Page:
10 Signs that It May be Time to Consider Software as a Service (SaaS)

Updated: August 03, 2009

Software as a service (SaaS) enables organizations to take advantage of critical functions and services without building, expanding or operating computing hardware, software or infrastructures. SaaS is the most widely used and mature element of the evolving set of resources known as "cloud computing," and often takes advantage of cloud-based computing, storage and management resources to deliver its business benefits. However, SaaS is by no means a panacea. Business and technology decision-makers must examine and prioritize organizational needs and constraints to decide effectively whether and where SaaS can improve business operations.

As with transitions such as remotely managed shared or dedicated Web hosting, SaaS decisions should not be taken lightly. Whether or not SaaS will benefit your organization depends on multiple factors. Most of which center around the specific needs, goals and constraints affecting you and your organization, as do the 10 statements below. The more statements with which you agree, the more likely it is that it's time to look at some candidate SaaS solutions.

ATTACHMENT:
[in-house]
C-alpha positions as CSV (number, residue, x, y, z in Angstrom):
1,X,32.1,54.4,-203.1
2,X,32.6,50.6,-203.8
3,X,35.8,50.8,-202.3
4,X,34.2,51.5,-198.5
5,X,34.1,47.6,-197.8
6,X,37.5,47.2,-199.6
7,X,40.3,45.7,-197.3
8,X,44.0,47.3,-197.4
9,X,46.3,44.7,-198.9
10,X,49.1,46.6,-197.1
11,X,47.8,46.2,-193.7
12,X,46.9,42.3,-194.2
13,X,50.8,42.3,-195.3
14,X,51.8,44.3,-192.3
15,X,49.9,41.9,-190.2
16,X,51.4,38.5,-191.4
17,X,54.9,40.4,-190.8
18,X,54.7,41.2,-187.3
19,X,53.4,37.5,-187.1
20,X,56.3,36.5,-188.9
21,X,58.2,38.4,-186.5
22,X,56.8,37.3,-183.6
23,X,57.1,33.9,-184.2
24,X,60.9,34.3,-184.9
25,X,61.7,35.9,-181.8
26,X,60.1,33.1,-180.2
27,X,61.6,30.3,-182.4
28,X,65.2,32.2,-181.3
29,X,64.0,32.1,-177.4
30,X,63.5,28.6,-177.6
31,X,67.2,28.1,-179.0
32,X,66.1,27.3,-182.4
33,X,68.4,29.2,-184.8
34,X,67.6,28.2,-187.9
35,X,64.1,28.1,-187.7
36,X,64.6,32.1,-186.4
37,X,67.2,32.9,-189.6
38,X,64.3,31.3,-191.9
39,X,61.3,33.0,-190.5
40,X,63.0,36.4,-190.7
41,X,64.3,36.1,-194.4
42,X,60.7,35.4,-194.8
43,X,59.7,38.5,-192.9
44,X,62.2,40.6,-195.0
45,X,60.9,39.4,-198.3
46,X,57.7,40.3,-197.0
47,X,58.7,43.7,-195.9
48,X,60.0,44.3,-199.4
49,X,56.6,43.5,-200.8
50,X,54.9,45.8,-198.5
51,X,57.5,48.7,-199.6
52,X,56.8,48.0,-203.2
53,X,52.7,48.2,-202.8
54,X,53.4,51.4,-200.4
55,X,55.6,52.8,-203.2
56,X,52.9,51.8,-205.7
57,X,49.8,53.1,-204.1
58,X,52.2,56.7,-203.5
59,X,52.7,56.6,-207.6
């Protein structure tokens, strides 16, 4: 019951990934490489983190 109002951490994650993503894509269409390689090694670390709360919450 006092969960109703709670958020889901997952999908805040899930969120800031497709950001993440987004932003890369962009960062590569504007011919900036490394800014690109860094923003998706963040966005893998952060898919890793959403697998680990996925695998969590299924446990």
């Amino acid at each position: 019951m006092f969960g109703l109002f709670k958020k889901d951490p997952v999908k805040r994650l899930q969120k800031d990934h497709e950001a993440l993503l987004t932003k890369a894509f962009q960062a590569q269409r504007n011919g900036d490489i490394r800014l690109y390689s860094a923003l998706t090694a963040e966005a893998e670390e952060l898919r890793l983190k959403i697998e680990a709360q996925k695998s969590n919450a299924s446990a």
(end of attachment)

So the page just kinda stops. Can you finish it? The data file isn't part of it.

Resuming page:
2. IT capital and/or staffing expenditures are rising/continuing to rise at my organization.

If one of the reasons businesses invest in IT is to increase organizational operational efficiency, shouldn't IT costs go down, not up, as the business becomes more IT-dependent? Whether you believe they should or not, it's likely that you and/or your boss is always interested in reducing costs, or at least attenuating their growth rates. SaaS can help you achieve both goals, when applied to the right situations.

3. There are physical limits to my organization's ability to grow and/or improve its IT resources.

Even companies with well-designed, incredibly efficient server closets or data centers are increasingly running out of room, access to sufficient power and cooling, or some combination of all of the above. SaaS solutions can help here, by enabling improvement of computing resources with no additional premises-based hardware.

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